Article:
He said that Lori Cullison, meanwhile, is working to revive the defunct chapter of S.A.D.D. – Students Against Drunk Driving – for Granbury High School. Cullison spearheaded Project Graduation for the Class of 2012.
Though Tull used safe ride programs offered by many universities as an example and said he has thoroughly researched the issue, the idea has raised concerns for those in law enforcement, as well as the Hood County Substance Abuse Council. There would be a number of liability hurdles to circumvent, several said, and a host of other issues, including whether providing rides would be encouraging or enabling illegal consumption of alcohol.
“We just can’t condone that,” said Cloud, with TABC.
Rodney Casey, coordinator of the Hood County Substance Abuse Council, said he thinks it’s “fantastic” that Tull and others are looking at ways to address the problem, but said that providing rides would send the message to young people that “it’s okay to drink all they want because someone will take responsibility for their poor choices.”
Dave Moore, who heads the council, said that attitudes about alcohol must be changed.
“It just doesn’t work,” he said of expecting teens to use the good judgment to call for a ride.
“I think we can make a severe dent on these parties if we can get parents educated and get them on our side. There are so many stupid reasons why they think it’s a good idea to facilitate these parties. We’ve got to have some parents arrested and hauled off in handcuffs.”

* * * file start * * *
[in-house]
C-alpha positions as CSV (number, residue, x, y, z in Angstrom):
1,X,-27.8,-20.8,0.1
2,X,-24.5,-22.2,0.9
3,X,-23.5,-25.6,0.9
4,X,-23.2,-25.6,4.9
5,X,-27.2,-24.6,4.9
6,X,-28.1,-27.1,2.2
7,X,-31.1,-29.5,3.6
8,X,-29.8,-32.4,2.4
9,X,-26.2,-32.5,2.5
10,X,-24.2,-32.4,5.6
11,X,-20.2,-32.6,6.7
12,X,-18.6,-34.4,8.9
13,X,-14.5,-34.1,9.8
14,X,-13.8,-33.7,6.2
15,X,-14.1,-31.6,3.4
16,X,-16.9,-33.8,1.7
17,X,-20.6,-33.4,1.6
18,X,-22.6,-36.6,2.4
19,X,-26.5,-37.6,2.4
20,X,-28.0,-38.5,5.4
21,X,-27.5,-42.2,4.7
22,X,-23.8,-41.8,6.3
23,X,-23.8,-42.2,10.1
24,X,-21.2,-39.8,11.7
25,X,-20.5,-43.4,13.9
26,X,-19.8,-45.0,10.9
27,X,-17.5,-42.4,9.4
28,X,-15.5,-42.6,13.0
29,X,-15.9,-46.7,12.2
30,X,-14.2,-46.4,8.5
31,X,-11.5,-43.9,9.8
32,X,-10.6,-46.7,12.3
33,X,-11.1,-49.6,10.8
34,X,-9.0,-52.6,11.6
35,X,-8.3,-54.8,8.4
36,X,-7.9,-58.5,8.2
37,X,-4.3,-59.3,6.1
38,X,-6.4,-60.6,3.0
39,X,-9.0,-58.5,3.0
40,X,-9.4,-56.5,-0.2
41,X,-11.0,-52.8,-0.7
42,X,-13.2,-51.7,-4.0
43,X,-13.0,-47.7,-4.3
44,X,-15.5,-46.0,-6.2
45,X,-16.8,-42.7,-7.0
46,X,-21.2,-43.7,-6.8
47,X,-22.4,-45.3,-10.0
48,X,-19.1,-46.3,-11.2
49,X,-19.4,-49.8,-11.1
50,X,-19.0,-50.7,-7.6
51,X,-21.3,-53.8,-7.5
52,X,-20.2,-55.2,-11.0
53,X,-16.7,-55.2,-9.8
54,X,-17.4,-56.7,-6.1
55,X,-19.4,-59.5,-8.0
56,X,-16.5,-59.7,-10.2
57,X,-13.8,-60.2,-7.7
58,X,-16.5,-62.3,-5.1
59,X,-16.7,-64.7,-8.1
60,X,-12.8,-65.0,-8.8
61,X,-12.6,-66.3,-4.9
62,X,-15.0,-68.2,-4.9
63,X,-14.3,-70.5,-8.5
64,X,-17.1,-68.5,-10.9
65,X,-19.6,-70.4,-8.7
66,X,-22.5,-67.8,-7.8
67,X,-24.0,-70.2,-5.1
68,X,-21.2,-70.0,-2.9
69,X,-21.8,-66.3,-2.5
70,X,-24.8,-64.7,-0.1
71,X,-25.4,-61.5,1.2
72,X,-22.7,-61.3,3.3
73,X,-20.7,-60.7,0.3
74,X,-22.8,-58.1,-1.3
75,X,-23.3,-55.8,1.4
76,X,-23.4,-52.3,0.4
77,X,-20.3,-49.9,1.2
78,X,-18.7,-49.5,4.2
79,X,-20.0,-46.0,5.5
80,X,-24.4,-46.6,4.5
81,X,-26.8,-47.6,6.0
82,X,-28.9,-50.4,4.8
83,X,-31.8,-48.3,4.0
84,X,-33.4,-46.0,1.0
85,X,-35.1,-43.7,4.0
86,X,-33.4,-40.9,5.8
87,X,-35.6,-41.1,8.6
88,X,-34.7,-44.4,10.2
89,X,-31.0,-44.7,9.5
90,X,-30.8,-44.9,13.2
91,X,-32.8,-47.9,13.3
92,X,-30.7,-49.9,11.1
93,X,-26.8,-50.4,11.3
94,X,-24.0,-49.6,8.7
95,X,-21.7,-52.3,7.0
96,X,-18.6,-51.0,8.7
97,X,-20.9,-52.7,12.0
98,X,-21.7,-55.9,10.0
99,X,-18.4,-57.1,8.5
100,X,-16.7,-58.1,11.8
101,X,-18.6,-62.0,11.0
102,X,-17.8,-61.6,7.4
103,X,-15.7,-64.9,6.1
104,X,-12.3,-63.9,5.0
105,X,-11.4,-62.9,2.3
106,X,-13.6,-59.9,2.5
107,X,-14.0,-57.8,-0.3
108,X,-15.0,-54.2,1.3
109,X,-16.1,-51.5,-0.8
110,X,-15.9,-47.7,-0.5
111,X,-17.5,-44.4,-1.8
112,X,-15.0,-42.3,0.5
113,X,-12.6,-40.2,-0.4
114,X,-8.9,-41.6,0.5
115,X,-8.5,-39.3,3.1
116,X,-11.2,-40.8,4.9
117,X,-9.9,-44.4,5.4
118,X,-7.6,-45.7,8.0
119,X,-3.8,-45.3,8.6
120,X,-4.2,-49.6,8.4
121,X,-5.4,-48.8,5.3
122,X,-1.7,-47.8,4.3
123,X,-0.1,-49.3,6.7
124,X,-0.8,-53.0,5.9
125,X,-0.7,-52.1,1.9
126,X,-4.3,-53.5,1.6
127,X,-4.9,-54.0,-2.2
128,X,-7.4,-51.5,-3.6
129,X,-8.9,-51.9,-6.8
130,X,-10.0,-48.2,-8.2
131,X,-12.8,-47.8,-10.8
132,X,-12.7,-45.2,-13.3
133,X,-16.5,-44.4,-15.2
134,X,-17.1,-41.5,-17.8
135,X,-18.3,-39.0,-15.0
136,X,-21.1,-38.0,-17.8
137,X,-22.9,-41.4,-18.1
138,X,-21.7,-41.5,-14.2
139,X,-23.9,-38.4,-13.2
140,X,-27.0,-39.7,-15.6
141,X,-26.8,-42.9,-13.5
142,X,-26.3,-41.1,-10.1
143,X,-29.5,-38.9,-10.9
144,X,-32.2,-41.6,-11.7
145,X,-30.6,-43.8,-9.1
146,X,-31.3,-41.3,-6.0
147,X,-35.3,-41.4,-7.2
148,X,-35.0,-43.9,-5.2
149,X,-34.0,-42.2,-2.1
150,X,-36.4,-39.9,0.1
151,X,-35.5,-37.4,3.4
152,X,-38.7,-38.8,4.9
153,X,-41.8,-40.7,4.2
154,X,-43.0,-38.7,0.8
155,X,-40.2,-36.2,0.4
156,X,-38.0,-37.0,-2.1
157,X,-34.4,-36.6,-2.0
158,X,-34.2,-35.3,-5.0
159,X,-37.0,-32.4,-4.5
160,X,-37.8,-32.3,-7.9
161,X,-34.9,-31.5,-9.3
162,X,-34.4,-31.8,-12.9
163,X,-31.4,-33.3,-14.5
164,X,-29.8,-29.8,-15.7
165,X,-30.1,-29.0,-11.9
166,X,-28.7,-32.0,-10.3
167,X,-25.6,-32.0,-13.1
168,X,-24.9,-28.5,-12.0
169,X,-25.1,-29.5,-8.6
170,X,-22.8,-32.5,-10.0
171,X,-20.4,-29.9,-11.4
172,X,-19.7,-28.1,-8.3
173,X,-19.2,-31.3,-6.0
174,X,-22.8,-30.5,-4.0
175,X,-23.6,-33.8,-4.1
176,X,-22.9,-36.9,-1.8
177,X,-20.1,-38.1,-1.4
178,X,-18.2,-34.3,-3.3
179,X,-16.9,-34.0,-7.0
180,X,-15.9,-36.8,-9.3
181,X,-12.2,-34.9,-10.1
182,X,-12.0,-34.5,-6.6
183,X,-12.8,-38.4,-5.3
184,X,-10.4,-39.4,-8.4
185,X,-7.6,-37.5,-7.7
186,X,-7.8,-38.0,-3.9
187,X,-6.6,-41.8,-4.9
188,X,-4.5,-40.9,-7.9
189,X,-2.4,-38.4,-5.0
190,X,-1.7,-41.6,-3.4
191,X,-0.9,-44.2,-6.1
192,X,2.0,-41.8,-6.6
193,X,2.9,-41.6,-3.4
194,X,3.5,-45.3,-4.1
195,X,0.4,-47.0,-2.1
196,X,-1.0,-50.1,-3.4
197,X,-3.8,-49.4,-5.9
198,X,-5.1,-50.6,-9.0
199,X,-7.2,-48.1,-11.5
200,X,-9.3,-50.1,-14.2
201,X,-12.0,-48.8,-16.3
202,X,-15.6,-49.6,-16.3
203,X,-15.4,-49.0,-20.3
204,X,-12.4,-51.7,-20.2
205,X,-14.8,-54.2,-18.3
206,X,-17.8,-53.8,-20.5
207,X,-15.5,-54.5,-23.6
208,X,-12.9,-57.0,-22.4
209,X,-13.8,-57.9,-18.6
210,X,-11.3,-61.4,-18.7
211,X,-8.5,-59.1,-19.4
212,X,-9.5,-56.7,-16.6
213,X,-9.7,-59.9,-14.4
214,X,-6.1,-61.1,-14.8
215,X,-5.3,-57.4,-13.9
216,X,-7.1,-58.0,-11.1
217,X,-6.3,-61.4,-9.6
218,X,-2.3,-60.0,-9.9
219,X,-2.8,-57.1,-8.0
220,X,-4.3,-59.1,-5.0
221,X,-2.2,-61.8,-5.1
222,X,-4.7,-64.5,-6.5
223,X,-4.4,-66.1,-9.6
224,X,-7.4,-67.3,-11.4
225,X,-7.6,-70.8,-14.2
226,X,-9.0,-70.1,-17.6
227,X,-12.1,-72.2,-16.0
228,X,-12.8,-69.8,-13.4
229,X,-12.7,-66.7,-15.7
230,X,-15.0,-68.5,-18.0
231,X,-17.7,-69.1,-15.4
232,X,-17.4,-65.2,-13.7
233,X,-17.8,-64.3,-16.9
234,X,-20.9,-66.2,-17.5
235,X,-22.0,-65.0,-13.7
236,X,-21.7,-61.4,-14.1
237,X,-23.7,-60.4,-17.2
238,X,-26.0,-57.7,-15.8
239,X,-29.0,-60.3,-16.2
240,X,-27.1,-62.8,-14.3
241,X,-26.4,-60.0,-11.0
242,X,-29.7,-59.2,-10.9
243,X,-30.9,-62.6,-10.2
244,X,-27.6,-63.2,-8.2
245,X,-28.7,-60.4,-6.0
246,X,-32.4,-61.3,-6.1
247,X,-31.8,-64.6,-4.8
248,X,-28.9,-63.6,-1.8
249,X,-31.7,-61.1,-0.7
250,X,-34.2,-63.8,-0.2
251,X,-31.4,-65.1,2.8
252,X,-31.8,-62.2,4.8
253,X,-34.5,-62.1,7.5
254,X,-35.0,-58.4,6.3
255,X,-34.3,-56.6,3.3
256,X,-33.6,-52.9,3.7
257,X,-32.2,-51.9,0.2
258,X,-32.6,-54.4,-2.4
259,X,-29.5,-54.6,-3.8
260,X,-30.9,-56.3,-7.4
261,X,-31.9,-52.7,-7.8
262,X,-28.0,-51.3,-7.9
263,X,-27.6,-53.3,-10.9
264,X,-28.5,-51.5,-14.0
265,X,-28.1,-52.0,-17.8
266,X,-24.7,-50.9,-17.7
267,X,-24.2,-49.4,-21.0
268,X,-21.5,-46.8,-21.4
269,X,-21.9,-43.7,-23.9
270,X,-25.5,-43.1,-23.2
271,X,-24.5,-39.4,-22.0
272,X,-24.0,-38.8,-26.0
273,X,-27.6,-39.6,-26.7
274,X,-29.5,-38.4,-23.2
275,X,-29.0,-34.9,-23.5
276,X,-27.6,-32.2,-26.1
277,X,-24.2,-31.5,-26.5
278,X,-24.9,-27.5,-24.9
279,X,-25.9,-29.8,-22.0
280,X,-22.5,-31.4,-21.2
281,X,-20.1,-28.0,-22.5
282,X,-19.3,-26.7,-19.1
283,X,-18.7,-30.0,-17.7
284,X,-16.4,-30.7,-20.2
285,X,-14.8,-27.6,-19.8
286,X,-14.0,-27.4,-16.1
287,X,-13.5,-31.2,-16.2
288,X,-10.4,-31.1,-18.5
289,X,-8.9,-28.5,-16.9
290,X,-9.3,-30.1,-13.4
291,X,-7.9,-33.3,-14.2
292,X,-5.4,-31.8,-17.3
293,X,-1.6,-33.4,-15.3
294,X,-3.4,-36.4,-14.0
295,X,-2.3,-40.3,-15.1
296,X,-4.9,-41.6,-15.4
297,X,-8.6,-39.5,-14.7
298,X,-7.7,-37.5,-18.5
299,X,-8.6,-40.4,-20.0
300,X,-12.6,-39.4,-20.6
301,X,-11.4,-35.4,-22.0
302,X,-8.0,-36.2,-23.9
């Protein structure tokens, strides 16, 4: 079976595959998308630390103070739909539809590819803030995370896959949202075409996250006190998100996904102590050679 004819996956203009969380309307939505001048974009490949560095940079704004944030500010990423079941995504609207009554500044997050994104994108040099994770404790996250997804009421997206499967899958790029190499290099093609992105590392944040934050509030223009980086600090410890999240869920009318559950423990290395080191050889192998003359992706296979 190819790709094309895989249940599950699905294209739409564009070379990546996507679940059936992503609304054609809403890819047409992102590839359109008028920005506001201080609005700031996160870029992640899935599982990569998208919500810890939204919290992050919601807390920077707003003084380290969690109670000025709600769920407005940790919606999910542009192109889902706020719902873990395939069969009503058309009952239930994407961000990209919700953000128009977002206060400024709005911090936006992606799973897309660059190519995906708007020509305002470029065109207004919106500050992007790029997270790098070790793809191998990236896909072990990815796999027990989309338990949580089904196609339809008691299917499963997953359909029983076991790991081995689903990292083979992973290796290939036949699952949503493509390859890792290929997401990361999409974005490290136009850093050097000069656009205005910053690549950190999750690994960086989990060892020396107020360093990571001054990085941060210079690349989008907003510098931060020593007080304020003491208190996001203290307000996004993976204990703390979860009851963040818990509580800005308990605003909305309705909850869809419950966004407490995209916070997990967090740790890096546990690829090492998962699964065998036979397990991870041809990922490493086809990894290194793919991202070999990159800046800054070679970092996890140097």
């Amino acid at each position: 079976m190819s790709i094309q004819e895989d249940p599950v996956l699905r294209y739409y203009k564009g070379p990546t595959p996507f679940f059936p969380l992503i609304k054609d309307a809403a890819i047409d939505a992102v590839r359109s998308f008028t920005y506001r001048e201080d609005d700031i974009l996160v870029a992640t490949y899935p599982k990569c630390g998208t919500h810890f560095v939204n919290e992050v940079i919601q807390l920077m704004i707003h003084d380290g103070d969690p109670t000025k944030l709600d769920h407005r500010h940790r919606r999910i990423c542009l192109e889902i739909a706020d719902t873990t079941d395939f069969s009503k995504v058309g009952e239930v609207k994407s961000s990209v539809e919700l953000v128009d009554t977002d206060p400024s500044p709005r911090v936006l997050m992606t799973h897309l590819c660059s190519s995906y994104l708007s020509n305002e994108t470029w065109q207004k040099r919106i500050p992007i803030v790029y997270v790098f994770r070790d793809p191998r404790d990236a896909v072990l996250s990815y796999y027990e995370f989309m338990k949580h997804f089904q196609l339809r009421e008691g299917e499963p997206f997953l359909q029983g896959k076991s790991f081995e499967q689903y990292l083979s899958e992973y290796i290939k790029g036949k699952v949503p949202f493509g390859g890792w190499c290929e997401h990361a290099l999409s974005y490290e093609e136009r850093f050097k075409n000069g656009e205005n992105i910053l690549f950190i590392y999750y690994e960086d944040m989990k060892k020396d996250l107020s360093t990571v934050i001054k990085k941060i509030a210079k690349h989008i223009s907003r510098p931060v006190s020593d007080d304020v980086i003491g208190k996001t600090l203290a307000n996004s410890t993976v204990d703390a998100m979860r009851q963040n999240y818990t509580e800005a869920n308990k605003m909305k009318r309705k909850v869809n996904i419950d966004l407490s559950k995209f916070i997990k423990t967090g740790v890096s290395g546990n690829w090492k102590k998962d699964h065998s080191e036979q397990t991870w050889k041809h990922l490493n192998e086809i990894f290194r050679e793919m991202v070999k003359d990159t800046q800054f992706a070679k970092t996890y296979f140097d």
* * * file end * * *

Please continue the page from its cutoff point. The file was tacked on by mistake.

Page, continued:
Tull said the purpose of the Tuesday meeting is for the community to brainstorm the best ways to prevent another tragic loss. Though Granbury Police Chief Mitch Galvan also has worries about a ride program, he said he shares Tull’s desire to make a difference in what sometimes seems to be a hopeless problem.
“We put out a huge effort right before prom to say, ‘Look, guys, this is serious stuff. Tragic things happen when you do this,’” he said, referring to the Shattered Dreams program conducted at GHS and a Town Hall meeting put on by the Substance Abuse Council. “It’s so hard to try and make a stand.”
Galvan said that Urbanovsky was “a brilliant kid” who would “light a room up.” While he said he understands the emotion-driven good intentions in the wake of the young man’s death, he fears that people will soon forget the lesson.
“All the ones that preceded (Urbanovsky) had just as many friends,” he said. “And it (underage drinking) didn’t stop there.”